Image of human sexual response, in Masters and Johnson.

   Some sexologists, e.g., Masters and Johnson, divide human sexual response into the stages of “excitement, plateau, orgasm, and resolution”.  This description focuses almost exclusively on the physiology of sex.  

   Others, such as Helen Singer Kaplan, criticized this view for its lopsided focus on physiology, and emphasized the importance of psychological (emotional and mental) factors.  This led to a division of human sexual response into “desire, arousal, and orgasm”.

   Besides broadening the focus, this division also responds to the difficulty of distinguishing between Masters and Johnson’s “excitement” and “plateau”, other than saying the latter is a more intense version of the former.  Kaplan’s “arousal” seems to include both excitation and plateau.

   Rosemary Basson has a more persuasive “circular” – rather than “linear” – approach to woman’s sexual response, which is so compelling that I have highlighted it in a separate section here.  She points out, among other things, that in women (especially in long-term relationships), desire may not precede arousal.

  My own view would draw on all of these models.  (Keep in mind that my focus is on a certain conception of married sexual intimacy.)  It would describe the human sexual response model as: “desire-early arousal-high arousal-sexual union-orgasm-resolution.”

   Like Kaplan and Basson, I would stress the importance of non-physiological factors, especially “desire” — which is at least as much psychological as physical.

  I would also distinguish, however, different stages of arousal.  (Perhaps this may overlap partly with Masters and Johnson’s excitation-plateau distinction, but not much, I think — because I don’t view “excitation” as simply a physical process.)

   I think the sexual response often begins with a fairly generalized form of desire, which may be physical (especially in men) or primarily emotional (especially in women).  This is a general (not intense) desire for sexual union or a general (not intense) receptivity to it.

   That desire leads, if circumstances are propitious, to the early stages of physical marital intimacy — foreplay.  Foreplay is the process of moving from desire to arousal.  It is “getting aroused” – because arousal is a process, a movement (though sometimes a very quick movement), in which a certain sense of urgency — an increasing desire to move forward in the act — builds up.  The very goal of foreplay is to arouse, to prepare the hearts and bodies of the couple for the ultimate physical sexual union – for the insertion of the penis into the vagina.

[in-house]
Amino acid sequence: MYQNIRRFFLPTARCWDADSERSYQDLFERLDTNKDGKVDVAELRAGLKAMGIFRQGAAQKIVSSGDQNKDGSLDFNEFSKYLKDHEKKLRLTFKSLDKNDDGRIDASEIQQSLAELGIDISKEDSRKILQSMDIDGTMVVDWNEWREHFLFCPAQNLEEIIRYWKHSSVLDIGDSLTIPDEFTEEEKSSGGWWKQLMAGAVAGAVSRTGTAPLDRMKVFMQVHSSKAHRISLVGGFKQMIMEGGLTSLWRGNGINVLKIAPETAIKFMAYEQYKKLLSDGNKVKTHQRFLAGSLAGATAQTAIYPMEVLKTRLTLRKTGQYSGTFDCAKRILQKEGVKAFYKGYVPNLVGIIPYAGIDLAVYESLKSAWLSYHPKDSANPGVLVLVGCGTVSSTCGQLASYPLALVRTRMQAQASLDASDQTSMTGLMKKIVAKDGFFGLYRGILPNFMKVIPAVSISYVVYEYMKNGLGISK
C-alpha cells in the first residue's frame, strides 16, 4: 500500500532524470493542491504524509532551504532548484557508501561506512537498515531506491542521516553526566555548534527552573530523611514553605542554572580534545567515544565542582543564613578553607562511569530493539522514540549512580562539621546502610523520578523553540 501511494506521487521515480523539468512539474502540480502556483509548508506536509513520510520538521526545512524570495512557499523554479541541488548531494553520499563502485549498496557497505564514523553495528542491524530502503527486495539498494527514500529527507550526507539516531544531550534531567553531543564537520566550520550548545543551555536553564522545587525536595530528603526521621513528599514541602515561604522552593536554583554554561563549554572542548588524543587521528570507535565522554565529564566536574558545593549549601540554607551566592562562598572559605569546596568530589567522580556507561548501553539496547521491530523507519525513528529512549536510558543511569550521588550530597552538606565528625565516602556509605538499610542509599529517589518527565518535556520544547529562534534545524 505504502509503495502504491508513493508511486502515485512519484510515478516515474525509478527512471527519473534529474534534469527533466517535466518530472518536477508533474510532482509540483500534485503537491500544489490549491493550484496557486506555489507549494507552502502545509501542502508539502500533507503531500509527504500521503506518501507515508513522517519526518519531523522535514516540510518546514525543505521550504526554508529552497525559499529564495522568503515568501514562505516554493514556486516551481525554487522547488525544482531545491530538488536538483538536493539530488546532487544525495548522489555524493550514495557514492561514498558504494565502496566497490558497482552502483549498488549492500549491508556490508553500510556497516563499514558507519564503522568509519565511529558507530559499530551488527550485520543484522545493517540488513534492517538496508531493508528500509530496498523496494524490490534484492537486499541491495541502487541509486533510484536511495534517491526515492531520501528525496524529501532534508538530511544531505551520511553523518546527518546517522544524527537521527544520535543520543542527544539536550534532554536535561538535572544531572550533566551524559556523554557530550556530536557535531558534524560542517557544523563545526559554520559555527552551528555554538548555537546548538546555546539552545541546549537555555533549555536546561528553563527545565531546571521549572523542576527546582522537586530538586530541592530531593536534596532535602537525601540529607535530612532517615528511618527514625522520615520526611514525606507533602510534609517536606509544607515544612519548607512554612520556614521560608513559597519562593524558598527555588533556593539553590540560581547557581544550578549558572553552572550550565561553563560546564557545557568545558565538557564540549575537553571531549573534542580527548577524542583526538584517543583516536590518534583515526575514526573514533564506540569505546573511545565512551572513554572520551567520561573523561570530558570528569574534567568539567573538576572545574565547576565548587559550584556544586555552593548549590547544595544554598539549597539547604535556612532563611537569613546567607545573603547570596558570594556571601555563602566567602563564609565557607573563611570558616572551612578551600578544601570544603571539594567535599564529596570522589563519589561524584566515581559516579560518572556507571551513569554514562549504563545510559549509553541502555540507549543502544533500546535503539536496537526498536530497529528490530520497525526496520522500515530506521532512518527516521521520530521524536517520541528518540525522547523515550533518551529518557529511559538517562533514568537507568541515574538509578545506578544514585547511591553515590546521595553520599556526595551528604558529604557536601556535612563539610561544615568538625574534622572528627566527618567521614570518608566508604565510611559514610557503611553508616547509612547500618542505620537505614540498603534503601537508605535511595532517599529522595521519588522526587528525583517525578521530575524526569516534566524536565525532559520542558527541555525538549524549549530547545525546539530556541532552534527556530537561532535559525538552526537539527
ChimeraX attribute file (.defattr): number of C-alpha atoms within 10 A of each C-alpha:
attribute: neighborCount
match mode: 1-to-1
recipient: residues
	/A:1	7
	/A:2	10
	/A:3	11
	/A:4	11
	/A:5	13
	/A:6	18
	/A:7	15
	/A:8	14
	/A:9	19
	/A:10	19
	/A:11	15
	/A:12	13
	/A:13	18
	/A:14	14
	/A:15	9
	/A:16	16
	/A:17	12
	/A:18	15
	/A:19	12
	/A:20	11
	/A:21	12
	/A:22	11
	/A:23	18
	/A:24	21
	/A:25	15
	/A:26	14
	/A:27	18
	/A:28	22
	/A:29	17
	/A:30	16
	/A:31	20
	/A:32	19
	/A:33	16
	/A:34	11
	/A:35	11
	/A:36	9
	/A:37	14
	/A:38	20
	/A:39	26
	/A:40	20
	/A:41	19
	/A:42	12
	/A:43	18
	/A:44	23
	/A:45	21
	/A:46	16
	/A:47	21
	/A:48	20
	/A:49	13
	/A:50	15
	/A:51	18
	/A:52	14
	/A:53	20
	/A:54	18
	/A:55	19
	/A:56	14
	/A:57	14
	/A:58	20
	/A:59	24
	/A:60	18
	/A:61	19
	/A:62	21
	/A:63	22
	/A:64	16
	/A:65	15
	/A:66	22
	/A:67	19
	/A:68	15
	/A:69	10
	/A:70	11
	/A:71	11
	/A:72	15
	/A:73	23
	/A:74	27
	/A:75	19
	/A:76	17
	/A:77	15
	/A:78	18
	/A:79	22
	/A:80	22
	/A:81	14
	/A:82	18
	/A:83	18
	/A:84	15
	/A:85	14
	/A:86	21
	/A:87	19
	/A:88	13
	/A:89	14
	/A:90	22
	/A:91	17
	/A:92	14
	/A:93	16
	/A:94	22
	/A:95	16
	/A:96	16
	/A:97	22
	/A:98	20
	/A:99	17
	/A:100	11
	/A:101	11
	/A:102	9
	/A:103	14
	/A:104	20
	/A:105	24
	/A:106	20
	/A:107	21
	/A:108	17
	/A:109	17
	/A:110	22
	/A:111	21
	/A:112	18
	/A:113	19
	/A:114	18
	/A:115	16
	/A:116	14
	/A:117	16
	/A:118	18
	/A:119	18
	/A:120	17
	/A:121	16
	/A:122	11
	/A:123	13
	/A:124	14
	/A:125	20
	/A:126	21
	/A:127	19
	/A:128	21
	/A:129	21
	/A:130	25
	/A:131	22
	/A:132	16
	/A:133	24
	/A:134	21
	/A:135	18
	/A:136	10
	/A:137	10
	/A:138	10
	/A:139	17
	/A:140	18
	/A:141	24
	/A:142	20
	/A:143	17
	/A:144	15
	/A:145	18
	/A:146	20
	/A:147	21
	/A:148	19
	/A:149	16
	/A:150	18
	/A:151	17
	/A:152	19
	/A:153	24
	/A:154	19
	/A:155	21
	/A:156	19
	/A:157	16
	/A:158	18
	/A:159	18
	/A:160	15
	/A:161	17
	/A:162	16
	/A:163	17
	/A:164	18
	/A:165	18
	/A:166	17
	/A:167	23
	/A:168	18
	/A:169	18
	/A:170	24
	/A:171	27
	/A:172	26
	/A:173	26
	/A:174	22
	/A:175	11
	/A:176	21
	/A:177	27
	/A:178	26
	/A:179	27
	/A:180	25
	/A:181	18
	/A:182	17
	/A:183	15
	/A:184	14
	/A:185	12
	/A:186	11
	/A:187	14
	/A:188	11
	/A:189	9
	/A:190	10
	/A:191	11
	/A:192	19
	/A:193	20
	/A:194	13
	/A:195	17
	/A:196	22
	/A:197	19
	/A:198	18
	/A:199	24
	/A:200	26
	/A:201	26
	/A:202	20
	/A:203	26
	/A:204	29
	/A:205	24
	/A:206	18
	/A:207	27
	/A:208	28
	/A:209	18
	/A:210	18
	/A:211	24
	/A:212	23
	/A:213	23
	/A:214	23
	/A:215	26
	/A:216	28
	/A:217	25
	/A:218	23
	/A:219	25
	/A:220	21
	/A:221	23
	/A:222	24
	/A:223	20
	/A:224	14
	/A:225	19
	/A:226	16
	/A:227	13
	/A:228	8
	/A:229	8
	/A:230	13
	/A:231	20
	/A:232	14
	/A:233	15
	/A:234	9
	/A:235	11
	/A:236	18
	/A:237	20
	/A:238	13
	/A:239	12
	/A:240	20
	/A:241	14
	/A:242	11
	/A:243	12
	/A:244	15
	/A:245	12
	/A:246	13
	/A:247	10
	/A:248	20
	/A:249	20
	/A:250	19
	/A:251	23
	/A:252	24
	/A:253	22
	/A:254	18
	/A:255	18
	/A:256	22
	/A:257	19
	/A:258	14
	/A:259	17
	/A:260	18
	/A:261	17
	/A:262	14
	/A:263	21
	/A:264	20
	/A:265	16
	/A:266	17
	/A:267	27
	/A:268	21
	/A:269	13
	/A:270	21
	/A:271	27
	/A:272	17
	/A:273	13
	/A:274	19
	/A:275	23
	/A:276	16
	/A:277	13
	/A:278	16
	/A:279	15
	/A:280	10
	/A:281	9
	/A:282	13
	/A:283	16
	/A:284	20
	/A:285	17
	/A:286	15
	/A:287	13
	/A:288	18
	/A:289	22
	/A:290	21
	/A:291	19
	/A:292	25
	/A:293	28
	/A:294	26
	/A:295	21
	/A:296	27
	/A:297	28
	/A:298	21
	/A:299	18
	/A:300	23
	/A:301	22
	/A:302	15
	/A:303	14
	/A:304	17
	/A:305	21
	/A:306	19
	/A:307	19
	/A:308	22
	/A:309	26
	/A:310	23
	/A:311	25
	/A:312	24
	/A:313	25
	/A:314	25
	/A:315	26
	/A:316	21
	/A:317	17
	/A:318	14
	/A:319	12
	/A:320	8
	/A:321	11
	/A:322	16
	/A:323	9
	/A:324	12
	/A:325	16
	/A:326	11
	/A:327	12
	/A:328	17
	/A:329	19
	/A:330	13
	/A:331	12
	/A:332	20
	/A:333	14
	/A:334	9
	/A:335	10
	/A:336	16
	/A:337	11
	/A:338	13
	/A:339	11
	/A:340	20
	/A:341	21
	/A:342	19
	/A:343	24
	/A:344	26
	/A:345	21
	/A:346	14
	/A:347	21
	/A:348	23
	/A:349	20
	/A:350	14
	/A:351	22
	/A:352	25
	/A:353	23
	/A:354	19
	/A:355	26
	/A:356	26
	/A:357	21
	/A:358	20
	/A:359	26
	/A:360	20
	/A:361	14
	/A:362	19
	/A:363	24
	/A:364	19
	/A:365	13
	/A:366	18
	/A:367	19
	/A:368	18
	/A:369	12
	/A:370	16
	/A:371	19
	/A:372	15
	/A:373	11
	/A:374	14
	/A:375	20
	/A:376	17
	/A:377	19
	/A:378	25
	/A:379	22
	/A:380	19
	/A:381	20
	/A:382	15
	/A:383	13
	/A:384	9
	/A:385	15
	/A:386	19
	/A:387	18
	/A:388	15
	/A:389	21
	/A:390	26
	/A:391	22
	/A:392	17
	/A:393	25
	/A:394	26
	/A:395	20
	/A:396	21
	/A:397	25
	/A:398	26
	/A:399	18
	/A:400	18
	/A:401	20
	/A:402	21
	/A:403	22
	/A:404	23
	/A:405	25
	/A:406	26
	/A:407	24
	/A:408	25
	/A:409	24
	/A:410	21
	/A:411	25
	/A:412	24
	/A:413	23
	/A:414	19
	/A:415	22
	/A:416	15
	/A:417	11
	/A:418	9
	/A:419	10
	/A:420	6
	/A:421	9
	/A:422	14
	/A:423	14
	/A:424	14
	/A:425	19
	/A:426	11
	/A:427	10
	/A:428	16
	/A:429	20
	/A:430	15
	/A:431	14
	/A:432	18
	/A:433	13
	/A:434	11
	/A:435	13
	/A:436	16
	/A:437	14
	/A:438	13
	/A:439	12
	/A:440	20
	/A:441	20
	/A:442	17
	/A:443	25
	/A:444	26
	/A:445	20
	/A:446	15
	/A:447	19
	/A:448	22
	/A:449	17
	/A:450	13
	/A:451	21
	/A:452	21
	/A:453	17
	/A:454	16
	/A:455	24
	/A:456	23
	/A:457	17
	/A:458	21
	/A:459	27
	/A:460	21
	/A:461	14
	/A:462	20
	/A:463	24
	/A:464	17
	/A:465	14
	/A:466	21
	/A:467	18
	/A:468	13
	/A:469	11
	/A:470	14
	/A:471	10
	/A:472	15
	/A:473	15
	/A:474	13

Foreplay, I think, is not just “fore” — before — sexual union (intercourse); it is before complete or high arousal.   While arousal is a process, there does seem to be a definite moment when a woman “gets into it”, when she becomes fully absorbed in sexual arousal.  She is able to converse at earlier stages, during foreplay, but at this point that ends.  There is nothing “fore” about this stage – she is deeply into the sexual arousal at which “foreplay” aims.  So I think that it is necessary to distinguish between “low or growing arousal” (during foreplay) and “high arousal” or “complete arousal”, which follows foreplay and precedes sexual union proper. [This distinction also leads me to consider it misleading that on the internet a search for images of “foreplay” typically result in many pictures that are really “post-foreplay”.]

   This stage of high arousal can be quite sustained, especially in a woman. It is a source of overwhelming, absorbing pleasure for the wife and of overwhelming satisfaction for the husband, representing as it does his success at bringing the woman he loves to this high and continuing point of pleasure.  It often includes a woman’s first orgasm in this act of marital intimacy.

   The stage of high arousal is followed by that of sexual intercourse in the strict sense, that is, sexual union — the union of the bodies of the husband and wife, through the insertion of the penis into the vagina.  This leads to the completion or fulfillment of the act in orgasm, especially the husband’s orgasm  and ejaculation.  (In some cases, where earlier sexual activity has not brought the wife to orgasm, a husband may continue to stimulate the wife until she achieves orgasm.) 

   “Sexual intercourse” has a stricter sense — the union of the bodies through the entry of the penis into the vagina — and a broader sense, which includes the activity leading up to the entry of the penis (foreplay and sexual stimulation prior to entry).  (Only relatively recently in history, has “sexual intercourse” come to be used by some to apply to oral and anal “intercourse” and to mutual masturbation.)

   After the male (and sometimes female) orgasm, both husband and wife enter into the phase of resolution, in which they return to a pre-arousal stage, usually with a feeling of well-being and closeness.

   This description of human sexual response will be elaborated on more fully in the section on marital lovemaking, but this section at least lays out the basic outline of human sexual response, as I see it.


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